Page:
The most direct route between Vermont and Big Sky, Montana goes THROUGH Yellowstone National Park. The route includes the only road in Yellowstone that neither one of us had ever been on – Sylvan Pass, near the east entrance. That road opened early for the season, 3 days before our arrival. The next most direct route was an interstate. Hmmm, not much discussion needed. Let’s go through Yellowstone!
We do enjoy visiting National Parks early in the season, before the crowds arrive. Yes, some roads are closed, some services are unavailable, and many/most hiking trails are closed being either snow-, slush- or mud-covered late into the spring. Yet the majesty of the parks remains on display, colored in snow and early spring blossoms. Large critters are coming out from their winter routines. National Parks in the northern US are reawakening with spring.
Yellowstone did not disappoint. The drive over Sylvan pass included a dusting of new snow, 8-foot snowbanks at the summit and amazing views of Yellowstone Lake. Meadows were dotted with hundreds of elk and deer and scores of bison and big horn sheep. We stopped in at Madison Campground, where we first visited Yellowstone together 35 years ago. It was a treat to just be in this iconic park again.
The most direct route from Big Sky to the Alaska Highway (commonly known as the AlCan) skirts the perimeter of Glacier National Park. We opted to spend a night at Apgar Campground, one of our favorites. The visit would have been just great if all we had time to do was admire the views of the high, glaciated peaks beyond Lake McDonald. That a few lower-altitude hiking trails were open, and we had time to hike to Rocky Point on the far side of the lake for different views of the peaks, made it better still.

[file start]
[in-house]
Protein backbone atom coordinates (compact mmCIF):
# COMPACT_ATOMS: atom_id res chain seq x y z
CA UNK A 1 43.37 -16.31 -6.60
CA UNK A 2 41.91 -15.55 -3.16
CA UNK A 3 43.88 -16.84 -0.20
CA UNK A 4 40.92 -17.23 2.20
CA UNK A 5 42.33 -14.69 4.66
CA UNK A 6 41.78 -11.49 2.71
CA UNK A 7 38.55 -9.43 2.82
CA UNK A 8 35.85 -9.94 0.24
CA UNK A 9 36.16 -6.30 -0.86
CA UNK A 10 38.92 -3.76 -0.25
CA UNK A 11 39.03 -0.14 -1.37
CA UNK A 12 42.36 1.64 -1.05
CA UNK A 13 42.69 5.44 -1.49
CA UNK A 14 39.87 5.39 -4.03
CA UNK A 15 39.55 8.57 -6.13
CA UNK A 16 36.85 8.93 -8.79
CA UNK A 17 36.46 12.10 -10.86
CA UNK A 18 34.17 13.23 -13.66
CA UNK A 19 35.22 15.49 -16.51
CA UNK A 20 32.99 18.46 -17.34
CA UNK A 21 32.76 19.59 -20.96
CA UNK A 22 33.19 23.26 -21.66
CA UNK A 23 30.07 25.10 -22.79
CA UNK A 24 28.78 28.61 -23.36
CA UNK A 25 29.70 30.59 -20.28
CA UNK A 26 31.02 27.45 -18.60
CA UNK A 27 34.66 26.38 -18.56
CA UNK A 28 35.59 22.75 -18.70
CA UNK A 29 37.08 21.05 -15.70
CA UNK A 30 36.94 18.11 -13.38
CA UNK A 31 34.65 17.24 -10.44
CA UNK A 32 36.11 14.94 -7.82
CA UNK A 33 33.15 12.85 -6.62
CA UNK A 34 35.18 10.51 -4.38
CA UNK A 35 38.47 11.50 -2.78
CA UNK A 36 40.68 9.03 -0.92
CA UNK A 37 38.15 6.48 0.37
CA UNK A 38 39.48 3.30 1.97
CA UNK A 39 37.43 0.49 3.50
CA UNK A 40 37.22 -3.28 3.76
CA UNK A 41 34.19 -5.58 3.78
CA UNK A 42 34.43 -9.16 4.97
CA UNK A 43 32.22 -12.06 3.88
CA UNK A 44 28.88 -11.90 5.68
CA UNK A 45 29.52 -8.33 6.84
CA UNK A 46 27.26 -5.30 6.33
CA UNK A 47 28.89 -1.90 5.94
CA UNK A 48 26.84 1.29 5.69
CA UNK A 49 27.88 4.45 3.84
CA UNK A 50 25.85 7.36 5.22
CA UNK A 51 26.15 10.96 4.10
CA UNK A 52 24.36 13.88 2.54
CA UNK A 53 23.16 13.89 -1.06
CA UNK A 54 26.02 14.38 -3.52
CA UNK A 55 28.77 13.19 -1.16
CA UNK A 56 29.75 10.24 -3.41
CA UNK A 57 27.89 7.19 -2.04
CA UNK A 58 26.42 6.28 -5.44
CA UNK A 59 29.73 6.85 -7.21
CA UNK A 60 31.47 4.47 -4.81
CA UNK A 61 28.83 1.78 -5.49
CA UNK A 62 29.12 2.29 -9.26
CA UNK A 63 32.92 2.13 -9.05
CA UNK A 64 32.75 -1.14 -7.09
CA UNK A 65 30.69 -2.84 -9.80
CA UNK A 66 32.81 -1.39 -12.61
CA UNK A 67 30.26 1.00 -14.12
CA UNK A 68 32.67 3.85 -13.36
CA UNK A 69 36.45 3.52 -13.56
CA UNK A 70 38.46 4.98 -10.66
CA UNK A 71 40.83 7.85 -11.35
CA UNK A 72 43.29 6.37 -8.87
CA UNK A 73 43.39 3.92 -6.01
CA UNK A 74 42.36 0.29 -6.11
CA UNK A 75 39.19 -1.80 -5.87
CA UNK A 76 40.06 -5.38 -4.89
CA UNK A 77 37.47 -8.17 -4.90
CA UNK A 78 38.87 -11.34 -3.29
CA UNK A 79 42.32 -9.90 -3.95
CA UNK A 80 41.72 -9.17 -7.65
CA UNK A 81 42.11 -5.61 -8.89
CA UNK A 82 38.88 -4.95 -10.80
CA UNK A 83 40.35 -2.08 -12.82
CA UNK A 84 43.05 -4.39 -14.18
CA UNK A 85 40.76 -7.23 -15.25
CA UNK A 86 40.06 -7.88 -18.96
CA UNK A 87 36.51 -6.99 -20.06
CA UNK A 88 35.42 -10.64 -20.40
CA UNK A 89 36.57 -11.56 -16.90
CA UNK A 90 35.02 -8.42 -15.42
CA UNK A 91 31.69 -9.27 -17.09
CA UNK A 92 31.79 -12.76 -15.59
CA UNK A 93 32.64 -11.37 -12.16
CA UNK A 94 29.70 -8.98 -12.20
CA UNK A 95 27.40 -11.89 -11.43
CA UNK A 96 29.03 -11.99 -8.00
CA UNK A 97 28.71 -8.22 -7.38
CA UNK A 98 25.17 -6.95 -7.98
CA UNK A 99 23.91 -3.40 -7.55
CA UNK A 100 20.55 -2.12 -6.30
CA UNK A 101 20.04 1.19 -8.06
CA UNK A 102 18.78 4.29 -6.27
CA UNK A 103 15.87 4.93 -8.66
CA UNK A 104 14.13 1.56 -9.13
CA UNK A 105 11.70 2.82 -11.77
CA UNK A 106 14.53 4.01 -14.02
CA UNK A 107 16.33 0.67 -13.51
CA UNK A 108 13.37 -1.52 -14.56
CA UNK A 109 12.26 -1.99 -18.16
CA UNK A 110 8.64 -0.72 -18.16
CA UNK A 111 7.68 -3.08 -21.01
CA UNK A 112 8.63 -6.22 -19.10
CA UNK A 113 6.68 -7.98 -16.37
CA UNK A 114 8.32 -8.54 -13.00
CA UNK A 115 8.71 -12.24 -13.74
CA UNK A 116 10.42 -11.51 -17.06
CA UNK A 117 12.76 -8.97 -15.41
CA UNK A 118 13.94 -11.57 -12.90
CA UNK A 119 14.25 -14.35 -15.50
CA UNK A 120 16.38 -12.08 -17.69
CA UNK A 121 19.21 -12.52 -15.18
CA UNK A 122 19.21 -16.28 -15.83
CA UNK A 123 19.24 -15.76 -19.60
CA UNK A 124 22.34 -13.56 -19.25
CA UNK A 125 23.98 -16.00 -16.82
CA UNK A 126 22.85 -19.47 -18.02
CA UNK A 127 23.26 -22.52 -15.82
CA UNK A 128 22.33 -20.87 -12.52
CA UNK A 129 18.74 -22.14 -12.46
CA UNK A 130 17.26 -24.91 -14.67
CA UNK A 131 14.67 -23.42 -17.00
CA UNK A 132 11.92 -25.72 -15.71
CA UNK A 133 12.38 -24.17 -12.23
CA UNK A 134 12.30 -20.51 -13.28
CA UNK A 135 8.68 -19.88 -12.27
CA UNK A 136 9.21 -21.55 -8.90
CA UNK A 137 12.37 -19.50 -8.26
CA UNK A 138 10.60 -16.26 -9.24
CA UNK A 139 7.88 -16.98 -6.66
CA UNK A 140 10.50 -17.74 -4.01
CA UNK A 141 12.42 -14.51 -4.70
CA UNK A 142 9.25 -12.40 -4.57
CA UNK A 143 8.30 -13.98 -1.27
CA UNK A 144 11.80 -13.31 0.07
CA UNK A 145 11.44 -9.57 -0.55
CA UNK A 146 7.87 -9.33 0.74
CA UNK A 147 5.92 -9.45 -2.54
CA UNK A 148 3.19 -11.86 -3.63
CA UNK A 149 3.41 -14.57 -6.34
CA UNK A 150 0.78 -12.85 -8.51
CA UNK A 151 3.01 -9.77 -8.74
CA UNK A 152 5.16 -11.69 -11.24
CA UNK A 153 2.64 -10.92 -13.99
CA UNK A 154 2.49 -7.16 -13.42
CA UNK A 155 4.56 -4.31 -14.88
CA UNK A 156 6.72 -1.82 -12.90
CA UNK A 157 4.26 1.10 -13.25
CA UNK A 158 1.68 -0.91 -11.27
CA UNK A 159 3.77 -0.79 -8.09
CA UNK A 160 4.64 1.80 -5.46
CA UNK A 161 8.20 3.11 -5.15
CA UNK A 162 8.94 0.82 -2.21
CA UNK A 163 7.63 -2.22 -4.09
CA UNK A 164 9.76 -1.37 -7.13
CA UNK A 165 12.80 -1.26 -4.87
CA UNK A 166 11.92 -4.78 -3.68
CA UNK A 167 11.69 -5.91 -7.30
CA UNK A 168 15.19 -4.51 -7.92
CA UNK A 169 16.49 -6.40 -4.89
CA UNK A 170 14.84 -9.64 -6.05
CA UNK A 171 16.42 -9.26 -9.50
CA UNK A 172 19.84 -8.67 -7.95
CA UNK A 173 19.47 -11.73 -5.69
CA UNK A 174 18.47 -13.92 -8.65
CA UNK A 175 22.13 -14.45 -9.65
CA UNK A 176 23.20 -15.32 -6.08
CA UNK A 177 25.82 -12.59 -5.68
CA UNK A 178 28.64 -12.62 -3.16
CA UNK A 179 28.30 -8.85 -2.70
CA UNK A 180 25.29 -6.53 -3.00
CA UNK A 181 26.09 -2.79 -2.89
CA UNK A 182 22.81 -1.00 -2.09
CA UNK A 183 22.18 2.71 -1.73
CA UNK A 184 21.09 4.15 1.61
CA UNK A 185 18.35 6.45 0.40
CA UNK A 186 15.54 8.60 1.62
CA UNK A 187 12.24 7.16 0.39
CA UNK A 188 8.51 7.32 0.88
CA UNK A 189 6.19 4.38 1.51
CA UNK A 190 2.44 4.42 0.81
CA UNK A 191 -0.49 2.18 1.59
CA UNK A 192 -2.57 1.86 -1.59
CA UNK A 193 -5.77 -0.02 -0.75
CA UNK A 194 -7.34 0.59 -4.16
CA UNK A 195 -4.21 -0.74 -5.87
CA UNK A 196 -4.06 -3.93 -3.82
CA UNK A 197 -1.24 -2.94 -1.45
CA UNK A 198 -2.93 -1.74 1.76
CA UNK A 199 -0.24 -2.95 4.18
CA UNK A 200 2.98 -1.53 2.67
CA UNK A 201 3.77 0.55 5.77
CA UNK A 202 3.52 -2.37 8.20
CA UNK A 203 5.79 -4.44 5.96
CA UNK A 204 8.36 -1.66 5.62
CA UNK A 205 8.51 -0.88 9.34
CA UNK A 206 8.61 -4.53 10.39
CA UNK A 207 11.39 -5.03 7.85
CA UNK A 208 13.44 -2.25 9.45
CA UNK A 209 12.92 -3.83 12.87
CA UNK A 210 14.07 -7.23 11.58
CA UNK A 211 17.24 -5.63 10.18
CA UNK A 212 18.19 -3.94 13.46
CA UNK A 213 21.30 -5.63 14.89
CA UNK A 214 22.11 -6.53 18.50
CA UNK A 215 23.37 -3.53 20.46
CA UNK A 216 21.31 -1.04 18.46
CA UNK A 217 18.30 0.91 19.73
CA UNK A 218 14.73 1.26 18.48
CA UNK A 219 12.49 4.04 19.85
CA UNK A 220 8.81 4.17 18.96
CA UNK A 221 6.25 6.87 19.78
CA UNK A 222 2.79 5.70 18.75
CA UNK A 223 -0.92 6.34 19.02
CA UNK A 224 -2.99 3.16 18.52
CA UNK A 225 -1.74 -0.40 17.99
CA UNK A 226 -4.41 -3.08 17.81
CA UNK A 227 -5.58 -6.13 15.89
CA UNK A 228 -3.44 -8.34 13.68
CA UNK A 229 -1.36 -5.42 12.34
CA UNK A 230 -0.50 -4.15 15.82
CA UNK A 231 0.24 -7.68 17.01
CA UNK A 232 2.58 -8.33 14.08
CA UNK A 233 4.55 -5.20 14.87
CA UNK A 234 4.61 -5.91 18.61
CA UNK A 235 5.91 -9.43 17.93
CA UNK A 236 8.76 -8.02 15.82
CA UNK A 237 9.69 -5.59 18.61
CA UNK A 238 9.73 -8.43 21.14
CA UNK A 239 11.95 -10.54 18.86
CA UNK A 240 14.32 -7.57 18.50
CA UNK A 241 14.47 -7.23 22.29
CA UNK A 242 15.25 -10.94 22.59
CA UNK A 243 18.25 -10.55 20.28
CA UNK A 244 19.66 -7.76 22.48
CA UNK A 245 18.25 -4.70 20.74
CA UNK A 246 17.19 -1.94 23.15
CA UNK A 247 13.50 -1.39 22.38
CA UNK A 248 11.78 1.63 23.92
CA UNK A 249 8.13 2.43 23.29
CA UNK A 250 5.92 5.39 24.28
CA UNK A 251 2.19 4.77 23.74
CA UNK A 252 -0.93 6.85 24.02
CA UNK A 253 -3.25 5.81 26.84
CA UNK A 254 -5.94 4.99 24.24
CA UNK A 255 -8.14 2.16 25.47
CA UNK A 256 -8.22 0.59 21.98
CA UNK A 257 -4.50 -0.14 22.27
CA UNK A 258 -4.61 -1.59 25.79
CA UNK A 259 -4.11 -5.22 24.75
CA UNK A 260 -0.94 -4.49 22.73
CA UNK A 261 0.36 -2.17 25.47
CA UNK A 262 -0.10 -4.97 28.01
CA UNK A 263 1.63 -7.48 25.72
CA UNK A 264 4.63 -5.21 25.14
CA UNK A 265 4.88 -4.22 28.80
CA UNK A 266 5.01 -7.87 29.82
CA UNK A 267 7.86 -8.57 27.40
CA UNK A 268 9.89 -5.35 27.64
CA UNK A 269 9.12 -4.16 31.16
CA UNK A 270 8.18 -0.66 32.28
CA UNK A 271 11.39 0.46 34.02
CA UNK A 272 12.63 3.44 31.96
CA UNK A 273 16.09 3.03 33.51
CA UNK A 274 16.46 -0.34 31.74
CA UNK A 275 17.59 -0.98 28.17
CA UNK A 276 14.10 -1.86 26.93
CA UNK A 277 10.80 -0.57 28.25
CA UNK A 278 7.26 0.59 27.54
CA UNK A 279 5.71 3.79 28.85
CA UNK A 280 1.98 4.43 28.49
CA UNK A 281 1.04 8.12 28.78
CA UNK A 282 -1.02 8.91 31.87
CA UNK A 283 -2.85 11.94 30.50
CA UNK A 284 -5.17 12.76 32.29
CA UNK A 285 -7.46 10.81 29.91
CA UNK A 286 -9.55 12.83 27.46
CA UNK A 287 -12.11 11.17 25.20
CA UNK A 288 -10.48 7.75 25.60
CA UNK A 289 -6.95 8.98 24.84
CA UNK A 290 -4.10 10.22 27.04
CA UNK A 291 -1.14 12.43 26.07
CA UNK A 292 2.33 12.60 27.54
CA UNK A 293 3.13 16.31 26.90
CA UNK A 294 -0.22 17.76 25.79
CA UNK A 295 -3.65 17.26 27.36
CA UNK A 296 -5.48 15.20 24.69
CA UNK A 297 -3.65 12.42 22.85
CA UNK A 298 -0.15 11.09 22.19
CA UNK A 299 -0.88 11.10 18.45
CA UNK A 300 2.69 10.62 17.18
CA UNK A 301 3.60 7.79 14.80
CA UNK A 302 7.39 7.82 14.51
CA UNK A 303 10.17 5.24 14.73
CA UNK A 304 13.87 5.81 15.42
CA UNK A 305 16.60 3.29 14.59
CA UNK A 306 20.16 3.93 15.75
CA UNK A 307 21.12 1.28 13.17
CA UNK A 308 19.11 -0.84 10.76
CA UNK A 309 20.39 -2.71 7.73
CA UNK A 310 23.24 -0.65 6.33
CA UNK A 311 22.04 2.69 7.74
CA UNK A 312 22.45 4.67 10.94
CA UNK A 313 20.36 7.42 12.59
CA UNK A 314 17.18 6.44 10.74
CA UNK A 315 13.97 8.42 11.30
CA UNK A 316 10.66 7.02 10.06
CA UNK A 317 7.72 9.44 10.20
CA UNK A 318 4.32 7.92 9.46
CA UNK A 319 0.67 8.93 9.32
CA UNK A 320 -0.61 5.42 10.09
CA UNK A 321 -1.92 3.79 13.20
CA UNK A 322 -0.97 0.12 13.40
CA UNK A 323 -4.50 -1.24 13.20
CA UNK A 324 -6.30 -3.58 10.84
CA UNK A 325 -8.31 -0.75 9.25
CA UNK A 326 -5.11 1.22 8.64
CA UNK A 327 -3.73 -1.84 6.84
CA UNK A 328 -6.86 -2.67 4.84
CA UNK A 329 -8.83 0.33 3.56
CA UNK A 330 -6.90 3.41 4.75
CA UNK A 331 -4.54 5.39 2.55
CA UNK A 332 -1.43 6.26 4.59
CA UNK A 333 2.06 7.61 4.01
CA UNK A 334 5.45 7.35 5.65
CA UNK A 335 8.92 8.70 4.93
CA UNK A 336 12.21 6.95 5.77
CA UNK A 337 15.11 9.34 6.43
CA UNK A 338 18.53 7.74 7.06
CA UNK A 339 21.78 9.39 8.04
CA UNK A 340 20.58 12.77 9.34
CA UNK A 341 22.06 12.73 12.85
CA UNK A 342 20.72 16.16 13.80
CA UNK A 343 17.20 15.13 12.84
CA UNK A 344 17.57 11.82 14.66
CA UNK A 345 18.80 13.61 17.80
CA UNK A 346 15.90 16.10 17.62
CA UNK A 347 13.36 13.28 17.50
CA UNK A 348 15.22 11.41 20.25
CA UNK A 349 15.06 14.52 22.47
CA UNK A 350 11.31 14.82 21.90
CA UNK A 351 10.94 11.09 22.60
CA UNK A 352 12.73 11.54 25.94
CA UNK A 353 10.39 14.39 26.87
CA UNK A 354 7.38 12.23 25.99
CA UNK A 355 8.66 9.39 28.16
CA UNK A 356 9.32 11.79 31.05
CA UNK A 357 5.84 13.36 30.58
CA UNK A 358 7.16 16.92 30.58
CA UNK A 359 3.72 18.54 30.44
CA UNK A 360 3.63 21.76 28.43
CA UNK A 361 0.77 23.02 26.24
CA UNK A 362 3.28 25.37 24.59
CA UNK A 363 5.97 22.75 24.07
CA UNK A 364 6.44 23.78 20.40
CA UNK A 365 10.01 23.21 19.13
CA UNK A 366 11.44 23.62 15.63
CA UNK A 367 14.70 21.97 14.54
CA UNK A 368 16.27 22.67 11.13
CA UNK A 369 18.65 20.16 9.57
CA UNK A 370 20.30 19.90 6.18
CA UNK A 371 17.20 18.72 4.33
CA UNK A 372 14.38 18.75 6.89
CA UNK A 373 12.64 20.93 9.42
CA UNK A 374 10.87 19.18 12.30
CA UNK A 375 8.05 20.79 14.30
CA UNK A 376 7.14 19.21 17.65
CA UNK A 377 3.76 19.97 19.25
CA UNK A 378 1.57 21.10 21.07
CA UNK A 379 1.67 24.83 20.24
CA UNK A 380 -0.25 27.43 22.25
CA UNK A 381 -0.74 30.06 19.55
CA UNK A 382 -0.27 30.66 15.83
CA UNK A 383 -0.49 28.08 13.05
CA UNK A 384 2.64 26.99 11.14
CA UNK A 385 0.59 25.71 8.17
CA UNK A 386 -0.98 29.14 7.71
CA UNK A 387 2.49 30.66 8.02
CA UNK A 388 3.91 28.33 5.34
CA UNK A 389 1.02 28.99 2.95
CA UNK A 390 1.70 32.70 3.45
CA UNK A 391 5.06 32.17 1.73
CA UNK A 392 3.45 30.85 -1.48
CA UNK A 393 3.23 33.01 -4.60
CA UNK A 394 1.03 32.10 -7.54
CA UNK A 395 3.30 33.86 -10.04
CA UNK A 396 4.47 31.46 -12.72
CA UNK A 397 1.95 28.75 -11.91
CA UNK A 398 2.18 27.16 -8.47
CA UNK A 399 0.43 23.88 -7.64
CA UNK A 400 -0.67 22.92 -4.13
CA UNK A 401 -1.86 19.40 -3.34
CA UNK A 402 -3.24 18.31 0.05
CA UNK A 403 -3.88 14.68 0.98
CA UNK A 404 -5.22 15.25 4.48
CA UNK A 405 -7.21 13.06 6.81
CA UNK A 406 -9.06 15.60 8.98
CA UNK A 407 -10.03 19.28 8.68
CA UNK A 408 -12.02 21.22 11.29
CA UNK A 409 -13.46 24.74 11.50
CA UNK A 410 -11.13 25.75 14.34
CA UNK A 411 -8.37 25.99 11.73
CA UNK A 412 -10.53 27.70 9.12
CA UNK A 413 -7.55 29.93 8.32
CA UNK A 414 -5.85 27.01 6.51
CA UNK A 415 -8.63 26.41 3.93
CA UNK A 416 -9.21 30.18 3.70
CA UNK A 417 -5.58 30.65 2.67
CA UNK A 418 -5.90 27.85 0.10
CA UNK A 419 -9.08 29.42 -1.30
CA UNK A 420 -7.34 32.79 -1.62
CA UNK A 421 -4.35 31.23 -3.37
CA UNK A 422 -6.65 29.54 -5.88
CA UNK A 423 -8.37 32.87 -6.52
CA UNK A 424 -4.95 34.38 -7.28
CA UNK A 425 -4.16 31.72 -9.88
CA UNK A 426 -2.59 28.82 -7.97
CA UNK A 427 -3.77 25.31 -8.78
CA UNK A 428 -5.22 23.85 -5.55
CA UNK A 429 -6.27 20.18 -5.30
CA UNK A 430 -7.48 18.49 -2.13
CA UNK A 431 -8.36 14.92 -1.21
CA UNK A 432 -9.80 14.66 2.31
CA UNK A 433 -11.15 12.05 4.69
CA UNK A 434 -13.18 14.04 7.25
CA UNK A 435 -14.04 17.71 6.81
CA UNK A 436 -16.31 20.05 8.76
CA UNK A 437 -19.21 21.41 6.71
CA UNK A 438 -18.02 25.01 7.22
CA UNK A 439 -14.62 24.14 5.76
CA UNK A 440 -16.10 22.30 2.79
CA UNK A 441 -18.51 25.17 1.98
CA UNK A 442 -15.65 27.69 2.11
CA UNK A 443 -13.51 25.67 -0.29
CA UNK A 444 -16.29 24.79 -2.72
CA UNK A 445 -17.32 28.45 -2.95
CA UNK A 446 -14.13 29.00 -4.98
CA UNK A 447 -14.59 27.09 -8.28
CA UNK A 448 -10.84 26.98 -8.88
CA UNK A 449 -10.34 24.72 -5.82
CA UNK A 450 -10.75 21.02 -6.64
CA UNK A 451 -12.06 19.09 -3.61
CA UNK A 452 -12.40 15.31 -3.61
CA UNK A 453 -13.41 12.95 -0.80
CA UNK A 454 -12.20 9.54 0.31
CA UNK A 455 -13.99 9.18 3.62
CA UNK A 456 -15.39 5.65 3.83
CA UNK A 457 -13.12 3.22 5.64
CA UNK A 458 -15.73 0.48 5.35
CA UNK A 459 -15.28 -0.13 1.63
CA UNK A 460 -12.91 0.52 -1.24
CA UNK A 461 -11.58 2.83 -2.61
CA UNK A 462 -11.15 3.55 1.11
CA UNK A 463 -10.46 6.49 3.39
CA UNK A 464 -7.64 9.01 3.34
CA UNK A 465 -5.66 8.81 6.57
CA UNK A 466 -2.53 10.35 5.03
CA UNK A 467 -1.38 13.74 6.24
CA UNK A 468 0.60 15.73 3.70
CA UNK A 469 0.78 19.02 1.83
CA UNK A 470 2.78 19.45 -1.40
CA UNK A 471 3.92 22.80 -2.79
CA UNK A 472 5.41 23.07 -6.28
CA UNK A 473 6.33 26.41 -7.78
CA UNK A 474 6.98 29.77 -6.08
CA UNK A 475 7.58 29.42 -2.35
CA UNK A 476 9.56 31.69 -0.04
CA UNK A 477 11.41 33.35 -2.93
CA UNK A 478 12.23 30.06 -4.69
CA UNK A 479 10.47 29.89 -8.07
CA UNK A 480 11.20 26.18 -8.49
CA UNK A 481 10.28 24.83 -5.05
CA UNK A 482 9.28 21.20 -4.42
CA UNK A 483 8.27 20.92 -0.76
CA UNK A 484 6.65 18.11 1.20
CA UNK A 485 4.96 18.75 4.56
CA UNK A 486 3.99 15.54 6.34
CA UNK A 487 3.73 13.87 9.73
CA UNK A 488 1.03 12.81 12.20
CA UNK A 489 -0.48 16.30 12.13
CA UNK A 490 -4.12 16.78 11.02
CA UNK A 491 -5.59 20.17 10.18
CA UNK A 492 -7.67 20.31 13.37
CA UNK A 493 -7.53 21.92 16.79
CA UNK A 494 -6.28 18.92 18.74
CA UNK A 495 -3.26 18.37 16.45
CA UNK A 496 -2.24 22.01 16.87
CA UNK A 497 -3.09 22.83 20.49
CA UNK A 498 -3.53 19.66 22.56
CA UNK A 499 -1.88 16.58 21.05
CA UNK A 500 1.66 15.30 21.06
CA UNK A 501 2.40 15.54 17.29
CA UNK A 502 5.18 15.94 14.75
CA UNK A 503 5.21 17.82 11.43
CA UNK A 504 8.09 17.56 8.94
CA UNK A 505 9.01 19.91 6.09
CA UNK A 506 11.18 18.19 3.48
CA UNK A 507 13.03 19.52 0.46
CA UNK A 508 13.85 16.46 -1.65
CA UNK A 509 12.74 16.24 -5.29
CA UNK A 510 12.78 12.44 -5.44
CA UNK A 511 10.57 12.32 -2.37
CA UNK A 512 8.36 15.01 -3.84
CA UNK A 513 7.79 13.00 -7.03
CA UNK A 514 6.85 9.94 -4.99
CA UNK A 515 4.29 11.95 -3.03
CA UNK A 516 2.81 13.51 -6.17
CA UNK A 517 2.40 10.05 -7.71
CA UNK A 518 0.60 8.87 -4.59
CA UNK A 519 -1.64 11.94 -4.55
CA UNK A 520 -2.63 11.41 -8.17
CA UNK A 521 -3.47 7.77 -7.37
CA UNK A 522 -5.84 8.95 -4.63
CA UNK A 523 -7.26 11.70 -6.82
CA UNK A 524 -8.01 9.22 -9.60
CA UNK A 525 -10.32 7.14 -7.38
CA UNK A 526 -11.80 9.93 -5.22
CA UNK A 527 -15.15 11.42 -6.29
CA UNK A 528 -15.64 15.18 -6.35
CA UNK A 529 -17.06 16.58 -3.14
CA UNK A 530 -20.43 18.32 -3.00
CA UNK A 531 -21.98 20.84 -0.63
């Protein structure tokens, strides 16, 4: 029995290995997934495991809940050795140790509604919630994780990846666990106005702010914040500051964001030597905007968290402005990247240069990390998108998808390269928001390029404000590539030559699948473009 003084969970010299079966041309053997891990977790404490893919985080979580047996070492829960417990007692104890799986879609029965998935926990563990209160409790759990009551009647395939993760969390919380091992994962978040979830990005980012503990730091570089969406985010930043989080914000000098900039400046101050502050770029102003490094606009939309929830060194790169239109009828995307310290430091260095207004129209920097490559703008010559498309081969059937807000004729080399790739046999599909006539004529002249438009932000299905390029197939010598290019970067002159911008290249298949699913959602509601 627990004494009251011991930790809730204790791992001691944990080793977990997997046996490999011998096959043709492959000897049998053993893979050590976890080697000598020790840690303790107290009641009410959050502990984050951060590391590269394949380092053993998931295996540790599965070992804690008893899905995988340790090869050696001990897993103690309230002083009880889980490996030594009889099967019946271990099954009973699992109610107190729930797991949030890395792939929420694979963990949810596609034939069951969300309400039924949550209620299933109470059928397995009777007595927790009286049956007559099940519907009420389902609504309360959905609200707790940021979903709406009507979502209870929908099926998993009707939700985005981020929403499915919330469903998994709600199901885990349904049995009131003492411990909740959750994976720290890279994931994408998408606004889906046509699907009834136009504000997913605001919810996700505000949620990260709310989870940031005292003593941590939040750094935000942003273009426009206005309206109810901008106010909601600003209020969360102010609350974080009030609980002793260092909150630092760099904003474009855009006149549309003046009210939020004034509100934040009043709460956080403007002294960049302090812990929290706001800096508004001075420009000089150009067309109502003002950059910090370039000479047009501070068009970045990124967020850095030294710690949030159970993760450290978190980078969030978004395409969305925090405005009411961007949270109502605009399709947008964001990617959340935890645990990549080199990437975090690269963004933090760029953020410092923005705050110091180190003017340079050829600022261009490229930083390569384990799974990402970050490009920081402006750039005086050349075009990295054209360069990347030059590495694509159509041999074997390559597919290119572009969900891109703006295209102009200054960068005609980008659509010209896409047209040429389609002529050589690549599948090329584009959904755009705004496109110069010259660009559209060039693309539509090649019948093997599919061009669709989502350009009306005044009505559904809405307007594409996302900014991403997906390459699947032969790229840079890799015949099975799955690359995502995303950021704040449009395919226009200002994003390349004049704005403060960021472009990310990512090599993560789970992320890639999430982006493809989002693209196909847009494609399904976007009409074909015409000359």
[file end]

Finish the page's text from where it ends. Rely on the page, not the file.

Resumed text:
The real treat was the unplanned, serendipitous meet up with two more Vermontanans, Stan and Cyndee. Members of the original 6-pack, we’ve known Stan and Cyndee for 20 years. We were disappointed to miss them while we were in Big Sky as they were away, traveling in their RV and touring the sights in Washington State. A text message changed everything.
Stan: ‘Where are you?’
Doug: ‘Glacier NP.’
Stan: ‘We’ll be there for dinner tomorrow.’
You bet we stayed. Although our respective travel plans allowed us to cross paths for only one overnight, we once again became (temporary) neighbors – side-by-side campsites – for 15 hours. In that time, we enjoyed happy hour, walked with Sugar the wonder Sugadog around the Apgar Village while chatting and seeking great views, collaborated on dinner, got caught up on friends and adventures, slept (just a little) and lingered over coffee before a big round of see-you-later hugs. Although we miss Stan and Cyndee in Vermont, we’re so happy for them in their new home in Big Sky. We love Stan and Cyndee and know we’re always gonna be crossing paths sometime, somewhere…